National Street Car Challenge (UK)

2016 Finals

Even though the 2016 NSCC championship was in the bag for Derek Beck, by the time the final round rolled up on September 18th, there was still plenty to play for among the rest of the field – the fame, the glory, the lucrative cash prizes and sponsorship deals and, of course, the adoring groupies. The day didn't start well when an early-morning drivers' meeting (well, earlier than I got there, anyway) let everyone know that York Raceway has caught a dose of the pox that is plaguing every motor sport venue in the country – noise complaints. Come next year, the raceway will have been operating on the same Melbourne site for 40 years, yet a couple (literally, a couple) of complaints to the local environmental health could spell disaster. I can't think of many other motorsport disciplines where competitors are allowed to run completely unsilenced motors, but this might be something to bear in mind at the next AGM when it comes to discussing the rule book – perhaps it's time to look at running silencers again?


Anyway, after an uneventful run up to York, it seemed that we'd be in for a pleasant late-summer day. There were nine NSCC cars qualifying, just enough to bugger up a nice eight-car ladder, and way out in front was Russ Pursley, his 9.67 at 142mph giving him a commanding lead. Next in line was Ian Walley, still struggling for form on a 10.9 at 128mph, then Derek Beck in the TVR, still playing it safe with the gas on 11.9 at 114mph. James Murray was back up to speed, his 12.1 at 116mph netting fourth, followed by Pete Smith's late model Shelby in the centre of the field with a 12.6. The lesser-spotted Lee Opey in the little Punto ran 14.1, Steve Gilmour in the repaired Cortina clocked 14.8, Dave Smith in the Lexus barge managed 15.7, then Rick's 16.0 closed out the field.


Round one opened with Pete racing an empty lane, Opey having trailered the Fiat for various reasons, all of which helped Pete cement a certain second place overall. Next, Derek trounced Dave with a 12.1 to the barge's 15.7, before Russ took advantage of his bye to run a mighty 9.600 at 143mph. Gilly was trying hard to holeshot James, but tried a little too hard, leaving 0.009 of a second before the green light and cherrying his chance away, before Ian put the smackdown on Rick, a 10.0 showing exactly what Ian was after this afternoon, including third place overall in the championships, leaving Rick to claim fourth.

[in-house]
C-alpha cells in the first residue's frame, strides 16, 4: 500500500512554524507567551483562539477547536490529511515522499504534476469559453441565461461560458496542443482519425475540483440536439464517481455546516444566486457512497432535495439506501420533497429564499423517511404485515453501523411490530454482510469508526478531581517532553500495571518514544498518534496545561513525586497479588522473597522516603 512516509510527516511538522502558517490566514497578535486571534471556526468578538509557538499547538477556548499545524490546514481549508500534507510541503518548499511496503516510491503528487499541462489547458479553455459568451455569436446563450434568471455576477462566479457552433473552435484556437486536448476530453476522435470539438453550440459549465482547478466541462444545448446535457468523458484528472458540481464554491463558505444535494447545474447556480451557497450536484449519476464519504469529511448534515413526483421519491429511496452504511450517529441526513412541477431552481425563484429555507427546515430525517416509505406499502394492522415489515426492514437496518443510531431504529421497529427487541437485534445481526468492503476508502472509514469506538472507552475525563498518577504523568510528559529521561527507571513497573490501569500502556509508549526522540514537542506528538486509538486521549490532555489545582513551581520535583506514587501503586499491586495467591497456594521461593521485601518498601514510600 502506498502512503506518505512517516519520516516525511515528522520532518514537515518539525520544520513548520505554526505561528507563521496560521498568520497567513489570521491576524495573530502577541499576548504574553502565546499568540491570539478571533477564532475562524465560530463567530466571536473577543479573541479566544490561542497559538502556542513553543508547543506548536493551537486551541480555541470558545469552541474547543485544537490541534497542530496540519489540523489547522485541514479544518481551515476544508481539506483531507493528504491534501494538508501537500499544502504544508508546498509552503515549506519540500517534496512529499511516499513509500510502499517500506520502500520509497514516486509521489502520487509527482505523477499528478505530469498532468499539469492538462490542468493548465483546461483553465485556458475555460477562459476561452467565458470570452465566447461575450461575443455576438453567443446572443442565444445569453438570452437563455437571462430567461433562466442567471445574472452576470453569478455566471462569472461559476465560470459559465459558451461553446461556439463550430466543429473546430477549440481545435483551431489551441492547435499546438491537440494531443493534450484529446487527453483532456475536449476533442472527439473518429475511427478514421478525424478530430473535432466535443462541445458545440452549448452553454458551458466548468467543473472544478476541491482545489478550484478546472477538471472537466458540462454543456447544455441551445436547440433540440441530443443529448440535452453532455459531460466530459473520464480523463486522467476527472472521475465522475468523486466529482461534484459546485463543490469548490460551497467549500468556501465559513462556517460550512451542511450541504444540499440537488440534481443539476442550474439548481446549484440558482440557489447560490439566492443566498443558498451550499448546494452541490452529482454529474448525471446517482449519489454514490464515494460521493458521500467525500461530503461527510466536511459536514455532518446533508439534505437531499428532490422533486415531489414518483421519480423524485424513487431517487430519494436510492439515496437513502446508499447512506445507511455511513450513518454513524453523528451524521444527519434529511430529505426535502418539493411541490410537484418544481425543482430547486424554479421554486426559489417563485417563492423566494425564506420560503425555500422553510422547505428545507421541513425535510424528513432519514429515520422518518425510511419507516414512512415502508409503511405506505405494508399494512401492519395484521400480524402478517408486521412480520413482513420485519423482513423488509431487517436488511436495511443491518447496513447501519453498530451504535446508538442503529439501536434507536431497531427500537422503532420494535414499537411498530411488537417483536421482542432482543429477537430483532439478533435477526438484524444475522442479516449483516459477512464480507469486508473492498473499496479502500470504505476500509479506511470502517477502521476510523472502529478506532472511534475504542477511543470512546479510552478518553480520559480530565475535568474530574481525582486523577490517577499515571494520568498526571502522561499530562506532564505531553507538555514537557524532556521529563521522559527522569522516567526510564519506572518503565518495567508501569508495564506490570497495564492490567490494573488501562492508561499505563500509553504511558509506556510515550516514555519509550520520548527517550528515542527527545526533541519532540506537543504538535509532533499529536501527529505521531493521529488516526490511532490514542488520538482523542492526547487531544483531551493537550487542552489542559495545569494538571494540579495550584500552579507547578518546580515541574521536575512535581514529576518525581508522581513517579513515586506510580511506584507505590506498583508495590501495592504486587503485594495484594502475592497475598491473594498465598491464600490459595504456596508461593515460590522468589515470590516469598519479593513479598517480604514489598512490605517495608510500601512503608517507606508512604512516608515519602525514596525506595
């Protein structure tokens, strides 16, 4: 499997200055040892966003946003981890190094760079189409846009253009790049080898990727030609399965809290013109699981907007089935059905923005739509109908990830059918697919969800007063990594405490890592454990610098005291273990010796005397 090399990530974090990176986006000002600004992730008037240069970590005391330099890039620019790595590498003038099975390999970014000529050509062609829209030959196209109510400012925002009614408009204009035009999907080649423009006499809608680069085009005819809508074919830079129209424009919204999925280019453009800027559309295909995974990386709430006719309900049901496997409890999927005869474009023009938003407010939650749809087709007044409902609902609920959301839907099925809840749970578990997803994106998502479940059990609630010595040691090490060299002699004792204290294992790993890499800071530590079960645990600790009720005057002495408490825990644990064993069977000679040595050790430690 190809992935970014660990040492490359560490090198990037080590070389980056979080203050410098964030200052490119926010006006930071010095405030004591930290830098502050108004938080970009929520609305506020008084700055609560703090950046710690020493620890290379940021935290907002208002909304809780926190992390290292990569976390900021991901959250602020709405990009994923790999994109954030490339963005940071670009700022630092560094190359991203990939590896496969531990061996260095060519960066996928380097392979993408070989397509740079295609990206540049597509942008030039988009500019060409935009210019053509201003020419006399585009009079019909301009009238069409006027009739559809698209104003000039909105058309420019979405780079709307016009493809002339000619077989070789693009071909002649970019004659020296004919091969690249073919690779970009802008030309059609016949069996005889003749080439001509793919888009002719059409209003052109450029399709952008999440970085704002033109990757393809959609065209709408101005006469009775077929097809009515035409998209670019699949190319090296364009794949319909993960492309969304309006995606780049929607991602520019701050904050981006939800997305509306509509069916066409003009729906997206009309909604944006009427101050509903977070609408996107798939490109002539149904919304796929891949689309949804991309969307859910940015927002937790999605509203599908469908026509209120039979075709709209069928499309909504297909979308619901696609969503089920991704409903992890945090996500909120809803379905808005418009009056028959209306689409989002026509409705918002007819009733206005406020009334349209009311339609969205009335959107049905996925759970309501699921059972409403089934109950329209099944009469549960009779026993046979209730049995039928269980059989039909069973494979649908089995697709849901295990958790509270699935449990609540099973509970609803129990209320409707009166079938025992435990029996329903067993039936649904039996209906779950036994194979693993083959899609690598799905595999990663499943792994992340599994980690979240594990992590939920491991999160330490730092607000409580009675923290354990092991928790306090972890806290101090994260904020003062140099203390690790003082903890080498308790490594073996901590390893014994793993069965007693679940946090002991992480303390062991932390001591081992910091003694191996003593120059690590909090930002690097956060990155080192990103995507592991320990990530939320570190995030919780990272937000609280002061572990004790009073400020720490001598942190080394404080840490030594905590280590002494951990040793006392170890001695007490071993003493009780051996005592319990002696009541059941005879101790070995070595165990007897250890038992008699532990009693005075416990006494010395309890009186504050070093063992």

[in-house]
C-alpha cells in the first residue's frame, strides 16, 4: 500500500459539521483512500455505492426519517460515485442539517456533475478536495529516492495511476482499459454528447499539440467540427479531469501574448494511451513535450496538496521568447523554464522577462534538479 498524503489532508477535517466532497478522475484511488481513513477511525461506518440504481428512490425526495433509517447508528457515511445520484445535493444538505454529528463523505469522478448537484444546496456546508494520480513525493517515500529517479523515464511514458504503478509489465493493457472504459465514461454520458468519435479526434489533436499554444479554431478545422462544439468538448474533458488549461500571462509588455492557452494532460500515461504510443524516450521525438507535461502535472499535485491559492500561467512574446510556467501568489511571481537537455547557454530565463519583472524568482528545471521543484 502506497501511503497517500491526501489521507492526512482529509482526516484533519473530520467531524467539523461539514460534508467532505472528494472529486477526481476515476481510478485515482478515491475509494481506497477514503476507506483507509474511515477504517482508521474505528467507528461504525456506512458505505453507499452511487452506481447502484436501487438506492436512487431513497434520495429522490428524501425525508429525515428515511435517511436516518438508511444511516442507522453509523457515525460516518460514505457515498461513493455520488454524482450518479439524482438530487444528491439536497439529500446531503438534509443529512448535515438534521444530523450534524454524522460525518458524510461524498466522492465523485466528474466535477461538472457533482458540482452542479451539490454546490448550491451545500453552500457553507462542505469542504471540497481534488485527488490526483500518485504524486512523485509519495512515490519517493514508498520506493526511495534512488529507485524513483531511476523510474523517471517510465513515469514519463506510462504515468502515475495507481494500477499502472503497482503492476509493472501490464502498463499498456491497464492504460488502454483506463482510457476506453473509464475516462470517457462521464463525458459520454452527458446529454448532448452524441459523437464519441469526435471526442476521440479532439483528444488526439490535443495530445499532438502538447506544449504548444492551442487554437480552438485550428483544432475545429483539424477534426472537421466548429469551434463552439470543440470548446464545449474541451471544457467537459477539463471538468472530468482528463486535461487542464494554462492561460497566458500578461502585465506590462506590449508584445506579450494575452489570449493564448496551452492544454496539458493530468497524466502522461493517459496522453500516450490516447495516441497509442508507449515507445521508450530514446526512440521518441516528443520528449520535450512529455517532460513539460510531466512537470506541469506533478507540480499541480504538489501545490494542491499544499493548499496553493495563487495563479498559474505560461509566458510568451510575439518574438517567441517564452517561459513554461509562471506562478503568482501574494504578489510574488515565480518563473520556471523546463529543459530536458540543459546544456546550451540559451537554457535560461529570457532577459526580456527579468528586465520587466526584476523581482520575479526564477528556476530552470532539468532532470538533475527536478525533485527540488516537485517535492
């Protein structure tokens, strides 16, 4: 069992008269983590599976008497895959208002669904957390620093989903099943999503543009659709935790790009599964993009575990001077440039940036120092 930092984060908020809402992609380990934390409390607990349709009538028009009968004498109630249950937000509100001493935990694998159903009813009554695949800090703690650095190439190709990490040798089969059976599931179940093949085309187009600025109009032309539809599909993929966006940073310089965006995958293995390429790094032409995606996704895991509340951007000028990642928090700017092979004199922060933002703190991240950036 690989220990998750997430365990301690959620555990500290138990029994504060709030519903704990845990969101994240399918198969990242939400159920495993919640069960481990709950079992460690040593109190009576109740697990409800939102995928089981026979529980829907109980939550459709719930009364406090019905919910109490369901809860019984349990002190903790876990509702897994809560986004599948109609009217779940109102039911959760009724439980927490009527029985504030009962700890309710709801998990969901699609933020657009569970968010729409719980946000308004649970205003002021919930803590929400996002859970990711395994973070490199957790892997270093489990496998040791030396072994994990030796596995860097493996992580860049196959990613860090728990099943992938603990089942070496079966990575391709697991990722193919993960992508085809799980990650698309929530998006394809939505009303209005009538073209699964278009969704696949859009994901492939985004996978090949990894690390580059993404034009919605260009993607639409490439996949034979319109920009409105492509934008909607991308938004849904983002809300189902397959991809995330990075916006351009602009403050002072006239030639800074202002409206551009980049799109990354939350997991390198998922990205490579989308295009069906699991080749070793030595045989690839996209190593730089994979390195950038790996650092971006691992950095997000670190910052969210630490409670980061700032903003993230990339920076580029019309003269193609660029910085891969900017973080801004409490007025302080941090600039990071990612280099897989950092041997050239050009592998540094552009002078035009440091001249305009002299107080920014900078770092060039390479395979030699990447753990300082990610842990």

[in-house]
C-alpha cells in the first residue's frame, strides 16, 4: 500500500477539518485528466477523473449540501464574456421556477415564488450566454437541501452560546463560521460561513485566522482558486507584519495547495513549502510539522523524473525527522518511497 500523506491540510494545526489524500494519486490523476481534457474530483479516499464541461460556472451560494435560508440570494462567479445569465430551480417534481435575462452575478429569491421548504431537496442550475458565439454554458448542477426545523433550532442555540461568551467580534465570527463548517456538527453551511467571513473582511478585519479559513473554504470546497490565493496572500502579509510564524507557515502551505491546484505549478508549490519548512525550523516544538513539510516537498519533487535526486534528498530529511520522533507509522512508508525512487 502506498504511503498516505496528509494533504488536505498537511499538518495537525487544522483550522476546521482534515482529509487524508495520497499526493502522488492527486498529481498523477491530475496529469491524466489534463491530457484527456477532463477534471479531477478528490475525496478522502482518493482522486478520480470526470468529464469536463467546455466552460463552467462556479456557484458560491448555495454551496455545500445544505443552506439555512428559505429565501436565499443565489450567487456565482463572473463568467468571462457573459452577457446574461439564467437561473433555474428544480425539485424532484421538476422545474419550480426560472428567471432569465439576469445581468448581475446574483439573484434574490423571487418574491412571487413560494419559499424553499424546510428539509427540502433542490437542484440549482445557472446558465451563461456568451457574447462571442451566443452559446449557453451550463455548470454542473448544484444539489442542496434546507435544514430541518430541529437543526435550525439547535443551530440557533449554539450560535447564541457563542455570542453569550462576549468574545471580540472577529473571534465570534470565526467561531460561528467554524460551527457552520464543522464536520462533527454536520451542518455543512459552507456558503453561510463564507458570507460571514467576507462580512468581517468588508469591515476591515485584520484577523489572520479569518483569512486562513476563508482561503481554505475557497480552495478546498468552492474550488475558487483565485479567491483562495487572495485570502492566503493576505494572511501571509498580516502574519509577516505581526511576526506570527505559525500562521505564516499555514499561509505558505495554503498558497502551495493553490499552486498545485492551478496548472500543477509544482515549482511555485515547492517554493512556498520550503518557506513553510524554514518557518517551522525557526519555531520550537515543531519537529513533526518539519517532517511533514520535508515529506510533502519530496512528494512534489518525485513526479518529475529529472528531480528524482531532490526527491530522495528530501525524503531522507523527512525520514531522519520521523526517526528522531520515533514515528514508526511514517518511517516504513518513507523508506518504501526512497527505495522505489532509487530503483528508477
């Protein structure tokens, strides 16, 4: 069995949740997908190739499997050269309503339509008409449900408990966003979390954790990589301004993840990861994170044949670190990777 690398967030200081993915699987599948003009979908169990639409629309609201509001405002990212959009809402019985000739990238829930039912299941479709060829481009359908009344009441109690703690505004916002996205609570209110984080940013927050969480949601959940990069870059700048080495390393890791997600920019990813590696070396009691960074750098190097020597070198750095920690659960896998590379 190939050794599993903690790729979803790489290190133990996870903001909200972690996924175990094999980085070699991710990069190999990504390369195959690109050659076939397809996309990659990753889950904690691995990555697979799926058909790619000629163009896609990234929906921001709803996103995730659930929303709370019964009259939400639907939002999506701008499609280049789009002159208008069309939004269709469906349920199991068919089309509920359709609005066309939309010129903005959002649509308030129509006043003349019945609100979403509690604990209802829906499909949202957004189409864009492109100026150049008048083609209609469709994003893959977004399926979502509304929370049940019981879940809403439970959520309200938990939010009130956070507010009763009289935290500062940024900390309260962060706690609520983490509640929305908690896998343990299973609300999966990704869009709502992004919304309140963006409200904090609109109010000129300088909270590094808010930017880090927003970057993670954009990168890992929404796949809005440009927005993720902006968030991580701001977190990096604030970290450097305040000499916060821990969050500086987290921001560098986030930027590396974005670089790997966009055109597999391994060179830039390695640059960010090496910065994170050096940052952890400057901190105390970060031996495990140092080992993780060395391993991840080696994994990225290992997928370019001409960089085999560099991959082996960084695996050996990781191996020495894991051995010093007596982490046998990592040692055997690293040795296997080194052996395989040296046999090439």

The semis opened in entertaining fashion with Russ throwing the flyweight Dutton down the track in 9.5 seconds against Pete's 12.8. Ian had a bye and used it to the full with a 10.2, that nine-second run just eluding him again. Then it was Derek versus James, which should have been a close-run thing. It wasn't, as Derek tore off an 11.1 at 123mph to seal the deal. In the other lane, James' timing ticket showed that he was on for a NPB but at half-track, a jet of smoke or steam from under the bonnet caused him to back off. It turned out that the second stage of nitrous had had a spot of windy-pops and blown its high-tech copper pipe out of the air scoop via the ever-extending bend in the bonnet – what James saw wasn't smoke or steam; rather it was a lot of nitrous venting into atmosphere...


That set up the three-car final. By this time, the weather was beautiful, the sun was warm and I was sweating like Cliff Richard's lawyer. Derek, the already-champion, wasn't taking any chances, and just broke the stage beams on his bye to go through to the final. Meanwhile, the winner for closest race of the day had to go to Ian versus Russ, the two yellow terrors. Neither was particularly sprightly off the line, but Russ got a slight jump and both were on a mission. At the stripe, after having run a string of mid-nines all afternoon, Russ could only (“only”!) manage a 10.1 at 138mph as Ian claimed the win with a 9.99 at 136! I figure that to be a margin of victory totalling three hundredths of a second...


And so it came down to the final, the last pairing of the whole day's racing, and it was Ian's turbo Cortina versus Derek's gassed TVR. Derek had the advantage off the line as the Cortina spooled up, but then Ian was away, catching Derek and sprinting past him to a 10.1 at 135mph, with Derek crossing the stripe a moment later on 11.4. A good, clean final to see out another day's racing and another year's NSCC championship.



Derek may have lost the final but he won York's Hot Rod Challenge, and is overall champion of that, too, so he still got a pot for his mantelpiece. He'll have another round of trophies come the AGM. He's going to need a mantelpiece the size of Blackpool prom if he carries on like this. After prize-giving, everyone headed home – well, everyone except James who was helping Des Taylor with a fuel pressure fluctuation on his Fox Mustang – with the grim realisation that another season is over and now we have the slippery slope down into winter, Christmas, and all the joy that brings. It's jolly depressing to be saying goodbye to people you know you're unlikely to see until next year, wishing them a merry Christmas in mid-September. Still, that's six months to be preparing for next season, or saving up to pay off on the last one. Will we be ready? Or, more likely, will we find ourselves with three days to go before Easter thinking “Shite, I'd best get cracking on the car!”?



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